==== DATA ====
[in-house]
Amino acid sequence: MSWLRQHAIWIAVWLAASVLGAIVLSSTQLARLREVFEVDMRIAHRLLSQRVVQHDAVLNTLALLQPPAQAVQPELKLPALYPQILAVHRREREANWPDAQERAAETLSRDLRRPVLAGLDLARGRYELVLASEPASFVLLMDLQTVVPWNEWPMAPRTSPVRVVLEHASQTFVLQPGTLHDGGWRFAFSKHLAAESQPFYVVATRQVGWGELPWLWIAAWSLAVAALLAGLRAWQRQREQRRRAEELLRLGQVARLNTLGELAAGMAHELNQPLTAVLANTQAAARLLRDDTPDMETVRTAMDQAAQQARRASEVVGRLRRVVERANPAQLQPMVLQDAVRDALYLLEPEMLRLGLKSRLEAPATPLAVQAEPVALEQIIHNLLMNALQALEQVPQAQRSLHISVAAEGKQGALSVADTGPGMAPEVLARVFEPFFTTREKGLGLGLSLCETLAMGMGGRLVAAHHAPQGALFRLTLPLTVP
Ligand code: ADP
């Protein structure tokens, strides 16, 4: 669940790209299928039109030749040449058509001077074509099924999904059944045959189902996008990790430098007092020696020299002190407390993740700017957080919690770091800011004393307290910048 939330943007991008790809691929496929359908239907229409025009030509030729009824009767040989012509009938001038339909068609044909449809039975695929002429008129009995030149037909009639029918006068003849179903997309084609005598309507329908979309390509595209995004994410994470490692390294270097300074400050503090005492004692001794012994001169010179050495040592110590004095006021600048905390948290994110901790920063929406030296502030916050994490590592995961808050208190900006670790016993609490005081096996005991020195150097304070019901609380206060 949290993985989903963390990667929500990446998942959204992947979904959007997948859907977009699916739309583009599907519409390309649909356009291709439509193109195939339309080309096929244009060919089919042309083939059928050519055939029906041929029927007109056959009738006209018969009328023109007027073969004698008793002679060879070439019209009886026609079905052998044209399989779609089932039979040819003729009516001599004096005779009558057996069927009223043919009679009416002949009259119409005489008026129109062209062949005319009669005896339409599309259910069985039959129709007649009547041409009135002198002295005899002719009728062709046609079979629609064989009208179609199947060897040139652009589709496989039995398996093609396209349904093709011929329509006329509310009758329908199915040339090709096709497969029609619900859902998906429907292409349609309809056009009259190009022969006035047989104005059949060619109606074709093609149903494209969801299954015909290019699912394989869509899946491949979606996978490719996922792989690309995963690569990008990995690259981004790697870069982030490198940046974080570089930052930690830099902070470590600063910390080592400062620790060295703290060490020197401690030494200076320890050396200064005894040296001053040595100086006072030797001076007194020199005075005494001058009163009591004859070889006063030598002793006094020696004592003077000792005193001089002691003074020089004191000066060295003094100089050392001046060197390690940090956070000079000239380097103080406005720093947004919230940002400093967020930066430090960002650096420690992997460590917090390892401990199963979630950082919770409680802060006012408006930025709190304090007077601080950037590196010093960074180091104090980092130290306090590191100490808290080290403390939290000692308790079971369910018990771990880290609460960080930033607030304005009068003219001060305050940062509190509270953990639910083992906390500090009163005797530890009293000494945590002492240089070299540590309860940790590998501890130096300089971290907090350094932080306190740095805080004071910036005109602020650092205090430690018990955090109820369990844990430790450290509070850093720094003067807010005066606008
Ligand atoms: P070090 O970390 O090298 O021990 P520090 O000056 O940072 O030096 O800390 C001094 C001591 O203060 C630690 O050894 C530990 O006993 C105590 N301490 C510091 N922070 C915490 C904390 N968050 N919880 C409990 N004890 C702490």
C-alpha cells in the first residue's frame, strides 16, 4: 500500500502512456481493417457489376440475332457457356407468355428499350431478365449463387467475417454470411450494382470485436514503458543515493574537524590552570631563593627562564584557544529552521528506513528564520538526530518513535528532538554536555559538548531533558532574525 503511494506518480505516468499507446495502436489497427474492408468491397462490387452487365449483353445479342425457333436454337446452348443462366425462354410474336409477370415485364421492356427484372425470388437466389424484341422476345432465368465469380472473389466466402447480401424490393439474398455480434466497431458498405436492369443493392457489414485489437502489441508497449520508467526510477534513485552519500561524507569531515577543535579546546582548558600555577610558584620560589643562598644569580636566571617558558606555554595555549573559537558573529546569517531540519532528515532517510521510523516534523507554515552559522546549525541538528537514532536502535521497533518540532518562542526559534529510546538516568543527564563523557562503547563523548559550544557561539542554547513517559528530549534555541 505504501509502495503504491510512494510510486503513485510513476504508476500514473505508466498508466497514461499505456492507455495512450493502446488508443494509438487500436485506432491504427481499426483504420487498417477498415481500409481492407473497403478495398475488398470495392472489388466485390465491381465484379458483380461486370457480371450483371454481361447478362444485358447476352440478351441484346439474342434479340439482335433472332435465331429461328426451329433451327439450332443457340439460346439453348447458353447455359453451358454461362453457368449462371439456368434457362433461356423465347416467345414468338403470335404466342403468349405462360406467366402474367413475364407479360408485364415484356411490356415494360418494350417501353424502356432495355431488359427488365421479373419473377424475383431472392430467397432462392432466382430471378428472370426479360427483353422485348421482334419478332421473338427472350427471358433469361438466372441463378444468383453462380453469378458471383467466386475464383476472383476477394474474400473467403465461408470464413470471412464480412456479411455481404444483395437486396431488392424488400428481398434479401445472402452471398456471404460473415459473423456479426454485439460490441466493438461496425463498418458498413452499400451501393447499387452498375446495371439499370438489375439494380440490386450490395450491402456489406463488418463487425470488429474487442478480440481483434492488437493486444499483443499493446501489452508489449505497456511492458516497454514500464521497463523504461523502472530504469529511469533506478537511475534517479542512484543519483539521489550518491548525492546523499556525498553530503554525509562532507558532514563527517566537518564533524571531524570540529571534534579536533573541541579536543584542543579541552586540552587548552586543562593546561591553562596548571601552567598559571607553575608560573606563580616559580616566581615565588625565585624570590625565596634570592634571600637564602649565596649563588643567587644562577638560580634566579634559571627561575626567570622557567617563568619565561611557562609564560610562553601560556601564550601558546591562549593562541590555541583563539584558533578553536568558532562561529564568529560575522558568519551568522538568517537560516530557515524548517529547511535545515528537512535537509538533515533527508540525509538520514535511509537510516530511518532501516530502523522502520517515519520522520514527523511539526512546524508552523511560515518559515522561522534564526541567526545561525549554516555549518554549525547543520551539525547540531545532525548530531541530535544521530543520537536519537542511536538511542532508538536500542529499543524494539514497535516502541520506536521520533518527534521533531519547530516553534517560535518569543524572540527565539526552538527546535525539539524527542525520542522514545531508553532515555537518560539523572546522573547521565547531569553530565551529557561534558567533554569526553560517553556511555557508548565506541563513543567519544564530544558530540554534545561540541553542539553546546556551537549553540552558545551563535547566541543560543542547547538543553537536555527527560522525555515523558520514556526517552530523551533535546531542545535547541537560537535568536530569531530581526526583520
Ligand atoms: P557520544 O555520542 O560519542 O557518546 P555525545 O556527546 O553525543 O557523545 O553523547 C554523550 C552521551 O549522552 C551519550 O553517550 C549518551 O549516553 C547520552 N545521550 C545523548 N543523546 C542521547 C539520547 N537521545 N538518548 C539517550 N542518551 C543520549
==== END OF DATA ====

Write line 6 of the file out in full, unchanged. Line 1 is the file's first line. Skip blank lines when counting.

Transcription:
C-alpha cells in the first residue's frame, strides 16, 4: 500500500502512456481493417457489376440475332457457356407468355428499350431478365449463387467475417454470411450494382470485436514503458543515493574537524590552570631563593627562564584557544529552521528506513528564520538526530518513535528532538554536555559538548531533558532574525 503511494506518480505516468499507446495502436489497427474492408468491397462490387452487365449483353445479342425457333436454337446452348443462366425462354410474336409477370415485364421492356427484372425470388437466389424484341422476345432465368465469380472473389466466402447480401424490393439474398455480434466497431458498405436492369443493392457489414485489437502489441508497449520508467526510477534513485552519500561524507569531515577543535579546546582548558600555577610558584620560589643562598644569580636566571617558558606555554595555549573559537558573529546569517531540519532528515532517510521510523516534523507554515552559522546549525541538528537514532536502535521497533518540532518562542526559534529510546538516568543527564563523557562503547563523548559550544557561539542554547513517559528530549534555541 505504501509502495503504491510512494510510486503513485510513476504508476500514473505508466498508466497514461499505456492507455495512450493502446488508443494509438487500436485506432491504427481499426483504420487498417477498415481500409481492407473497403478495398475488398470495392472489388466485390465491381465484379458483380461486370457480371450483371454481361447478362444485358447476352440478351441484346439474342434479340439482335433472332435465331429461328426451329433451327439450332443457340439460346439453348447458353447455359453451358454461362453457368449462371439456368434457362433461356423465347416467345414468338403470335404466342403468349405462360406467366402474367413475364407479360408485364415484356411490356415494360418494350417501353424502356432495355431488359427488365421479373419473377424475383431472392430467397432462392432466382430471378428472370426479360427483353422485348421482334419478332421473338427472350427471358433469361438466372441463378444468383453462380453469378458471383467466386475464383476472383476477394474474400473467403465461408470464413470471412464480412456479411455481404444483395437486396431488392424488400428481398434479401445472402452471398456471404460473415459473423456479426454485439460490441466493438461496425463498418458498413452499400451501393447499387452498375446495371439499370438489375439494380440490386450490395450491402456489406463488418463487425470488429474487442478480440481483434492488437493486444499483443499493446501489452508489449505497456511492458516497454514500464521497463523504461523502472530504469529511469533506478537511475534517479542512484543519483539521489550518491548525492546523499556525498553530503554525509562532507558532514563527517566537518564533524571531524570540529571534534579536533573541541579536543584542543579541552586540552587548552586543562593546561591553562596548571601552567598559571607553575608560573606563580616559580616566581615565588625565585624570590625565596634570592634571600637564602649565596649563588643567587644562577638560580634566579634559571627561575626567570622557567617563568619565561611557562609564560610562553601560556601564550601558546591562549593562541590555541583563539584558533578553536568558532562561529564568529560575522558568519551568522538568517537560516530557515524548517529547511535545515528537512535537509538533515533527508540525509538520514535511509537510516530511518532501516530502523522502520517515519520522520514527523511539526512546524508552523511560515518559515522561522534564526541567526545561525549554516555549518554549525547543520551539525547540531545532525548530531541530535544521530543520537536519537542511536538511542532508538536500542529499543524494539514497535516502541520506536521520533518527534521533531519547530516553534517560535518569543524572540527565539526552538527546535525539539524527542525520542522514545531508553532515555537518560539523572546522573547521565547531569553530565551529557561534558567533554569526553560517553556511555557508548565506541563513543567519544564530544558530540554534545561540541553542539553546546556551537549553540552558545551563535547566541543560543542547547538543553537536555527527560522525555515523558520514556526517552530523551533535546531542545535547541537560537535568536530569531530581526526583520